Open Europe Blog

Much has been said and written about EU free movement, indeed the rhetoric has escalated in the weeks before the lifting of transitional controls on citizens from Bulgaria and Romania. The question of on what terms EU migrants should be able to access the UK’s welfare system – a crucial and sensitive issue – has been rolled into a wider debate about the costs and benefits of immigration per se.

While the tough message adopted by the government is designed to reassure a concerned public that EU migrants will not be a drain on the public purse, this has also generated a lot of concern among EU partners. While protests from the likes of Viviane Reding and Laszlo Andor will not cause anyone in Whitehall or Westminster to loose any sleep – in fact quite the opposite – the reaction from broadly sympathetic EU partners like Germany and the Netherlands ought to. 
Today, even Poland’s largest opposition party Law and Justice (allied with the Conservatives in the European Parliament) stuck the boot in, letting it be known that leader Jaroslaw Kaczynski had personally written to Cameron to complain after the Prime Minister described Labour’s decision not to apply transition controls to the A8 countries in 2004 as a “mistake” and a “shameful dereliction of duty”.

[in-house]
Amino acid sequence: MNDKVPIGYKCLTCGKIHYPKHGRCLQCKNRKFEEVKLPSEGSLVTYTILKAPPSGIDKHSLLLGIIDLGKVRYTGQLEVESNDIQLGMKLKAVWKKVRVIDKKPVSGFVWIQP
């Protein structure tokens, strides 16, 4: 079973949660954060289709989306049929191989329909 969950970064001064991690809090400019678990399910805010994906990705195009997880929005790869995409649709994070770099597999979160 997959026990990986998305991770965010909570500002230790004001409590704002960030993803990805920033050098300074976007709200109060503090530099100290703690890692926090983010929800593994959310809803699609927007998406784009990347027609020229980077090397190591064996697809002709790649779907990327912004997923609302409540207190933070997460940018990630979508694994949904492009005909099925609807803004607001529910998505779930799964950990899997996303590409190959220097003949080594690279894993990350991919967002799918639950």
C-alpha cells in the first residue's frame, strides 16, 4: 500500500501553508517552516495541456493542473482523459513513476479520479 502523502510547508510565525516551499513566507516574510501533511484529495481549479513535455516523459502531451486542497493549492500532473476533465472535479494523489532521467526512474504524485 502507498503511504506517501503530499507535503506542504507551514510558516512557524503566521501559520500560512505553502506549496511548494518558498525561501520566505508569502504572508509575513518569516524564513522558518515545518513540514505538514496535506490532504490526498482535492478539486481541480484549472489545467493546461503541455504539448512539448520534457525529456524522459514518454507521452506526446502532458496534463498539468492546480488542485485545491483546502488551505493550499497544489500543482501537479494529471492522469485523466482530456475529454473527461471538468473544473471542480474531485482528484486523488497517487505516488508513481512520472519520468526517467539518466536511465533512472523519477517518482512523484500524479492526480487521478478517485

In an interview with Polish Radio today, Law and Justice MP Marcin Mastalerek described Cameron’s comments as “unacceptable”, adding that:

“If Cameron does not revise his view on this subject it will make working together in the European Parliament exceptionally difficult”. 

Wprost cites Law and Justice MEP Ryszard Czarnecki as saying that:

“This is a completely mistaken diagnosis of the situation. The British economy has earned billions of pounds thanks to the work of Polish migrants over the past 9 years… I think the letter from [former] Premier Kaczynski will provide Prime Minister Cameron with some valuable material.”

He added that he hopes the Polish government would also protest against Cameron’s words which “are hurtful to the hundreds of thousands of Polish citizens who are working to advance the welfare of the UK”.

Of course Law and Justice cannot afford to be seen giving Cameron a free pass on rhetoric that is seen as being hostile towards Polish citizens, so the tough tone is partially for domestic consumption. It remains to be seen whether the two parties really will struggle to work together within the ECR group.

Former Polish President Lech Walesa also joined the fray, accusing the UK of not appreciating how much they’ve benefited from the fall of Communism and of behaving “irrationally and short-sightedly”.

The wider risk – as we’ve pointed out in our recent briefing analysing the results of our simulated UK-EU negotiations – is that Cameron’s tendency to jump from headline to headline when it comes to EU issues risks alienating potential allies in his bid for reform.

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